One Book Blog
July 02, 2018 |
Warm greetings to the Northwestern community, and special greetings to our first year students! Welcome to One Book One Northwestern and our electrifying choice for this year’s conversation, Margaret Atwood’s The Handmaid’s Tale. Chances are, you know that The Handmaid’s Tale is a seriously dystopian book. In Atwood’s dystopia, American women lose their money, jobs, identities, and rights. Some women become “handmaids,” forced to bear children for the new regime. The Handmaid’s Tale envisions a nightmarish dystopia, but it’s a dystopia that compels us to look both backwards and forwards. Most crucially, Atwood inspires us to imagine other, better futures—and to recognize our power to produce the society we want.
As you probably also know, The Handmaid’s Tale is having a huge cultural moment right now. A new TV adaptation is streaming on Hulu; lots of people in America and across the world are talking about this book. We’re thrilled to launch the conversation at Northwestern. We’ll have podcasts, reading groups, TV viewings, and a short-essay writing contest. We’ll host an open mic where you can share your own dystopias. There will be many other events during which we’ll talk, listen, watch, act, produce, and debate the meanings of Atwood’s book. Most important, we’ll hear Margaret Atwood speak about The Handmaid’s Tale and its centrality to the current moment when she visits Northwestern’s Chicago and Evanston campuses on October 30.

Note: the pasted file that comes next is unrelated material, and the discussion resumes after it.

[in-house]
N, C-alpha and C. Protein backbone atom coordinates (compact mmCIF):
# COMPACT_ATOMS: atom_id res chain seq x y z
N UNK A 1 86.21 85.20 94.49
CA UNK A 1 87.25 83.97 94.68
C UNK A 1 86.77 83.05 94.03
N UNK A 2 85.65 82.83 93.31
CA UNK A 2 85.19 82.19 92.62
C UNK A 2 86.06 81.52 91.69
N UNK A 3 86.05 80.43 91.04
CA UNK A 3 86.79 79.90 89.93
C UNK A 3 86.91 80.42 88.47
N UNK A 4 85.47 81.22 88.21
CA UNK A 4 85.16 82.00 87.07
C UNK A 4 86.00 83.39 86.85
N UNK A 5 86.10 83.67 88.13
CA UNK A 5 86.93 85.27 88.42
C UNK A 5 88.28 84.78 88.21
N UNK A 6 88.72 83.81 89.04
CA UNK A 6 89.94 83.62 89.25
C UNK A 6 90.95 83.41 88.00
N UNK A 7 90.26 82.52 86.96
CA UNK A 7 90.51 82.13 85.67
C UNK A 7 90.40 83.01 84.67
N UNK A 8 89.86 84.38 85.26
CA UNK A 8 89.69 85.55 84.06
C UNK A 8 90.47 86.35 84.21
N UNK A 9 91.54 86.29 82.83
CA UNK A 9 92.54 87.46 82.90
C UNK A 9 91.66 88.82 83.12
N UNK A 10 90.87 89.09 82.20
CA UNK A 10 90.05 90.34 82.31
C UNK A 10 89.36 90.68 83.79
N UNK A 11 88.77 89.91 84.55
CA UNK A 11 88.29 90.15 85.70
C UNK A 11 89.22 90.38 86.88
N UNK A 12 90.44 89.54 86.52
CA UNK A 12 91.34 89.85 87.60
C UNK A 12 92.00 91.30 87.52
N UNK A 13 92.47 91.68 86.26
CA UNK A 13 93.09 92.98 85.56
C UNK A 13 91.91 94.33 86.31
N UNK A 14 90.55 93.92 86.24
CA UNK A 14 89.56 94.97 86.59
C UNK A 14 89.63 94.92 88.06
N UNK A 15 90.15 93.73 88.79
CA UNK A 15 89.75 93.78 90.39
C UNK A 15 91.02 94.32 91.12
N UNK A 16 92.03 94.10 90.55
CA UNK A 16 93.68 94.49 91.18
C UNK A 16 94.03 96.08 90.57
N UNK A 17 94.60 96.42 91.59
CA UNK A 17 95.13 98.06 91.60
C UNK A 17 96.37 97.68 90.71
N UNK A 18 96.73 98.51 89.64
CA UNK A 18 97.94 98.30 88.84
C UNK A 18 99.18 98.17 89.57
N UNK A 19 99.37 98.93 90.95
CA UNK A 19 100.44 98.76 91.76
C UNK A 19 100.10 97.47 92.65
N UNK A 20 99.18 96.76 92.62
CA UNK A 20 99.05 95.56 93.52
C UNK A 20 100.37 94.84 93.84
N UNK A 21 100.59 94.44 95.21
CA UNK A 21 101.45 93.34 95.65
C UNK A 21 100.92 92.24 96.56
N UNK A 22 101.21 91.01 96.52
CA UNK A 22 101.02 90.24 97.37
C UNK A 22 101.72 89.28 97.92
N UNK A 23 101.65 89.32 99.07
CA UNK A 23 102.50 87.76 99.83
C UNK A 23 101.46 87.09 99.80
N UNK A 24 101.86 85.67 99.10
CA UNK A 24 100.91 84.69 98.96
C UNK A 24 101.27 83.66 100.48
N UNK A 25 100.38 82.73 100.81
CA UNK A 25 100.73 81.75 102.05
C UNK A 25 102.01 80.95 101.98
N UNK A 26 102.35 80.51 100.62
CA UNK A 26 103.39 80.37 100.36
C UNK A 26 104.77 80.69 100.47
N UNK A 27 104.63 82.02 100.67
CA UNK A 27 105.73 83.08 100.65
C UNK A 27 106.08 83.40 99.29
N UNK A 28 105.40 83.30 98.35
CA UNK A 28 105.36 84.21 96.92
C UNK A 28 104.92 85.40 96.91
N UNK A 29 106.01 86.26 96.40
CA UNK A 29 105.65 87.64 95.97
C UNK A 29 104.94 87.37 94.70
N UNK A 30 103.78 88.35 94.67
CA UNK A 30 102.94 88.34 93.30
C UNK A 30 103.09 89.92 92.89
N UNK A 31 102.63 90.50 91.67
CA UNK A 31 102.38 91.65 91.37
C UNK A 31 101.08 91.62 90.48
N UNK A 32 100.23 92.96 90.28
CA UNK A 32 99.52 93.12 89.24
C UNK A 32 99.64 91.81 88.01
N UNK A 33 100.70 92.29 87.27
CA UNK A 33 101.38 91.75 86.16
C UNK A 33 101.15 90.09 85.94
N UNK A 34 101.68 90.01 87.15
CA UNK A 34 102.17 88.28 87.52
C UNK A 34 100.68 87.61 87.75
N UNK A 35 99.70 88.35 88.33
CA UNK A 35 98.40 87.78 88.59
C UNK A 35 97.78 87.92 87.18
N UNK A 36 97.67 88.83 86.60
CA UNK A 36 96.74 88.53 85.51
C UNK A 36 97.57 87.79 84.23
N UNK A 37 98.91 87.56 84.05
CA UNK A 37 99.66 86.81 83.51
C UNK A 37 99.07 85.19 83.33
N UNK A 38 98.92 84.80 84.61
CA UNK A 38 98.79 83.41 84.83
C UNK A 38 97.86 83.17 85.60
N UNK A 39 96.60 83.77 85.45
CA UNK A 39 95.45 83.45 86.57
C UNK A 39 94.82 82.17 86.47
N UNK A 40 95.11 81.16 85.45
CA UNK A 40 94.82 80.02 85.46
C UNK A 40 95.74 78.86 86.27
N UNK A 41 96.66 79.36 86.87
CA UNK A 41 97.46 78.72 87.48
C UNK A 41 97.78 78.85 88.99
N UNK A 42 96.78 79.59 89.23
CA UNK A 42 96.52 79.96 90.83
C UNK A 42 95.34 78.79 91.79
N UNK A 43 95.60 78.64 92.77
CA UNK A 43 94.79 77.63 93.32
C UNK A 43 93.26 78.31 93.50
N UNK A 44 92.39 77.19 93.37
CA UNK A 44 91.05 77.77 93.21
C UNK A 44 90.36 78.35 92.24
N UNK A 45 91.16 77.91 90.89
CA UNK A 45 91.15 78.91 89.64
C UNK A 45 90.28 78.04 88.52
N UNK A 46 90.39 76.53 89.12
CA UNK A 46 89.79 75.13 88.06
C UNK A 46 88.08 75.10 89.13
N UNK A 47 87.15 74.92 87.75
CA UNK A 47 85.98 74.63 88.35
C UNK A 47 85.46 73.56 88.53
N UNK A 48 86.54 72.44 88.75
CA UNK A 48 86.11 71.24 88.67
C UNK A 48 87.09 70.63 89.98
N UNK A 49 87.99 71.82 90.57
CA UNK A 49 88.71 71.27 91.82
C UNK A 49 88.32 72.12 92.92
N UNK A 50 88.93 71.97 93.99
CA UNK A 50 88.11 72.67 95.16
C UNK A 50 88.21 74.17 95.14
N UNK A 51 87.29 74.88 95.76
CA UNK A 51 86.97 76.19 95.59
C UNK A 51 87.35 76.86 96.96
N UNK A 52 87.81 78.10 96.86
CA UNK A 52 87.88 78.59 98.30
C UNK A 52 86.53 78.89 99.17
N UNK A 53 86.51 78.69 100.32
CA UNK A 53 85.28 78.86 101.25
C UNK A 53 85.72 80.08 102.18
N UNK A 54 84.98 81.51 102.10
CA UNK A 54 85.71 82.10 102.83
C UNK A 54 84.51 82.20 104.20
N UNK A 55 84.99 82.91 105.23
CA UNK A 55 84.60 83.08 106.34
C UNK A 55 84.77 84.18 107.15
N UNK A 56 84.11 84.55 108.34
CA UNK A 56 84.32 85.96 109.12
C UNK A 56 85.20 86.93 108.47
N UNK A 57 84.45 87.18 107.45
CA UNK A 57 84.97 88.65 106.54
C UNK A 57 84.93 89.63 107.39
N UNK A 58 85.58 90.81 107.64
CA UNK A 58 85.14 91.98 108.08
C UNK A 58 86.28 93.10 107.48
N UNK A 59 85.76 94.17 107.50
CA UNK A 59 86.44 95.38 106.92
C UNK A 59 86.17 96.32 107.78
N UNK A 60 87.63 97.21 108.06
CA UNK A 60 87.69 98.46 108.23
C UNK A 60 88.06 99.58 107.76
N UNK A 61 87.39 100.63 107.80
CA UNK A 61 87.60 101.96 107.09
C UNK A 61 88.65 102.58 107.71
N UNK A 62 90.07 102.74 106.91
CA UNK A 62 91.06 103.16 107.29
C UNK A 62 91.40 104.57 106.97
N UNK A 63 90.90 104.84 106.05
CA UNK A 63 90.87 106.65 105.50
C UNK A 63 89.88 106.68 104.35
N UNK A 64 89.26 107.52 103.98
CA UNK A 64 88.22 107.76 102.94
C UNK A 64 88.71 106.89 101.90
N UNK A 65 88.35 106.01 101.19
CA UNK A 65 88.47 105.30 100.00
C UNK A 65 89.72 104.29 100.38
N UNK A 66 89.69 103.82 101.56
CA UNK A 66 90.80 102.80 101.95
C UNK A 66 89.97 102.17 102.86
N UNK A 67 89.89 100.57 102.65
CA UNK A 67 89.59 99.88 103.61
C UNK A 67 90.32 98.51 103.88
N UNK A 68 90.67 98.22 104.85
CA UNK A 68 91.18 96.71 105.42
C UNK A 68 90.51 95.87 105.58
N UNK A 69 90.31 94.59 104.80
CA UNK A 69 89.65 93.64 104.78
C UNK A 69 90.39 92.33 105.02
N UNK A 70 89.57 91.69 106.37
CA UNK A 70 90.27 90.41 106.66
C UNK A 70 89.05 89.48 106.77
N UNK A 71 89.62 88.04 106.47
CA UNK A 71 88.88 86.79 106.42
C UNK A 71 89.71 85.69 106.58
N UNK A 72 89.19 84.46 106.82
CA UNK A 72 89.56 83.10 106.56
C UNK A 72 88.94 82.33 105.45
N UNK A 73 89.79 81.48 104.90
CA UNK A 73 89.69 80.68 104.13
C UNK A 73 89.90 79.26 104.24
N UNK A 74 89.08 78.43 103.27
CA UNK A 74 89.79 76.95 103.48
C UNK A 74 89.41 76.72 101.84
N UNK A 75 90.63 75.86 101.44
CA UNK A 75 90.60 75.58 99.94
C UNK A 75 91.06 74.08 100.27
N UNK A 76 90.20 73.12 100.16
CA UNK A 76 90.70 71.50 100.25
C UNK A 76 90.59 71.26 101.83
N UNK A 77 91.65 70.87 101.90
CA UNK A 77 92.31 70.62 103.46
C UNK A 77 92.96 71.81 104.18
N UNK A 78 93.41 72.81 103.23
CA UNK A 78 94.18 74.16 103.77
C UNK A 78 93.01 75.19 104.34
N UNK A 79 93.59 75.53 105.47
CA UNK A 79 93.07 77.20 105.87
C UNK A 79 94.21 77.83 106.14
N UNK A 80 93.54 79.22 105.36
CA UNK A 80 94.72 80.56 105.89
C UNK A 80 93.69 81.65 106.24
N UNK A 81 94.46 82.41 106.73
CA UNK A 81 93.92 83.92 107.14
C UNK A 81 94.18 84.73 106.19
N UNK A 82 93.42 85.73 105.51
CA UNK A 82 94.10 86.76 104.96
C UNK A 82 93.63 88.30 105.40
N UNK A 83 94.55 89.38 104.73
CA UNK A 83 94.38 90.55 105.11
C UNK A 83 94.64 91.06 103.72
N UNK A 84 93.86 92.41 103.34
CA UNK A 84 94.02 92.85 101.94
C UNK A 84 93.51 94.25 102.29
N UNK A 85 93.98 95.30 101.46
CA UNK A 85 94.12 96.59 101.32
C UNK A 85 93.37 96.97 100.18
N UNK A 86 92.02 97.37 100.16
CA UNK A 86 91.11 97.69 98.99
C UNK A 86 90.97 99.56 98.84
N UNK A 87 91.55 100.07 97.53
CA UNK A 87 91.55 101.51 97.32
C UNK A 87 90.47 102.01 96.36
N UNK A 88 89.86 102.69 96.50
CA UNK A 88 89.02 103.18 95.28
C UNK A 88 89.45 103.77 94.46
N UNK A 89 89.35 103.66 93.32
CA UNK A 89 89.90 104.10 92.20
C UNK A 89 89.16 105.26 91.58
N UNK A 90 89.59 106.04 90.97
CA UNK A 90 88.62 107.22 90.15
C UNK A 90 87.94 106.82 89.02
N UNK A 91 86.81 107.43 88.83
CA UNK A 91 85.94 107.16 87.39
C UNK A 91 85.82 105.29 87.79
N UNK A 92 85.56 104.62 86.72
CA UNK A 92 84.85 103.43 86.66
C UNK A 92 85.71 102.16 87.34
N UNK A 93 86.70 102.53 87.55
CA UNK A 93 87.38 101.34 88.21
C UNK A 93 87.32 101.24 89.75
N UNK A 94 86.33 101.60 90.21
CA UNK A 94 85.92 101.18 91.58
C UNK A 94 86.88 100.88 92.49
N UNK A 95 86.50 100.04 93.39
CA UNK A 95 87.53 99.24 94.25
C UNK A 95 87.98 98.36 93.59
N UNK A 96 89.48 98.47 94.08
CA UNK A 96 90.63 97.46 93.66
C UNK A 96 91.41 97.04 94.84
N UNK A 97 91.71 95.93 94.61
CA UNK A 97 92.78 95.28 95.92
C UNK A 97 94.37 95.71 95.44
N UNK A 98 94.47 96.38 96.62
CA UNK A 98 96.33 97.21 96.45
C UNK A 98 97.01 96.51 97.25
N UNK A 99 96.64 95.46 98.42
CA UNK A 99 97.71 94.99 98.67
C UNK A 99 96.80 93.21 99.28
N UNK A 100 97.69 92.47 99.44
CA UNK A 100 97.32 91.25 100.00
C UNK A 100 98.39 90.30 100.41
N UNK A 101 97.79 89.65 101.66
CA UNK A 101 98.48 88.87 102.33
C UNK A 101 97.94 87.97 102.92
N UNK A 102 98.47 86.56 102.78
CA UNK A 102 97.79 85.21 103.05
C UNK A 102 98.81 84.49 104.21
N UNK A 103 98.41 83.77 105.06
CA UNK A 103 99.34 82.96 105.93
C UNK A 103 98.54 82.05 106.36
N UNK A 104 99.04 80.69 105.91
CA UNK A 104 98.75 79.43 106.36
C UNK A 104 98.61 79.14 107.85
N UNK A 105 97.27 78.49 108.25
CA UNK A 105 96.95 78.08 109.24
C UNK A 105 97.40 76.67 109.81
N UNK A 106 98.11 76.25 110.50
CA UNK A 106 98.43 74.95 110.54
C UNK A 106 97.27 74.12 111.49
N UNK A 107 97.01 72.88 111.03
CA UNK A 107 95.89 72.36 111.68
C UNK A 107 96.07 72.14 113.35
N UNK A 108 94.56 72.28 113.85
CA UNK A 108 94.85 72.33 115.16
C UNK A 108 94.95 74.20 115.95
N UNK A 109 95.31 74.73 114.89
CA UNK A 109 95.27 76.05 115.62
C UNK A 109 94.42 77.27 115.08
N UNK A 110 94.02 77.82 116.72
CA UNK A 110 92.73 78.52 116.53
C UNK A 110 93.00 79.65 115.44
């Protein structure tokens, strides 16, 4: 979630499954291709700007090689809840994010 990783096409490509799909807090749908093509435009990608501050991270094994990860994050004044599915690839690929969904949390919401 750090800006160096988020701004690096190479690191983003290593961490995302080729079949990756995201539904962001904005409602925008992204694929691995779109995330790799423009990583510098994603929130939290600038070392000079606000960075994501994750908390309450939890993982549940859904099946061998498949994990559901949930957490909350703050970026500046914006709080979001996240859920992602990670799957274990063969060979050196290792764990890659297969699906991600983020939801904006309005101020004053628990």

I grew up in Bangor, Maine. I won’t give you any spoilers, but this town, coincidentally, ends up being an important place in Atwood’s book. Therefore, it feels a little like fate to welcome you to One Book One Northwestern and The Handmaid’s Tale. In the English and Gender & Sexuality Studies classes I teach at Northwestern, reading is always an incentive to ponder not only past history but the future we will make together. With friends and colleagues at Northwestern who shape that future every day, I welcome you to the start of our conversation about The Handmaid’s Tale. It is a scary but energizing vision, whose meanings for ourselves, our communities, and our world we will explore together this year.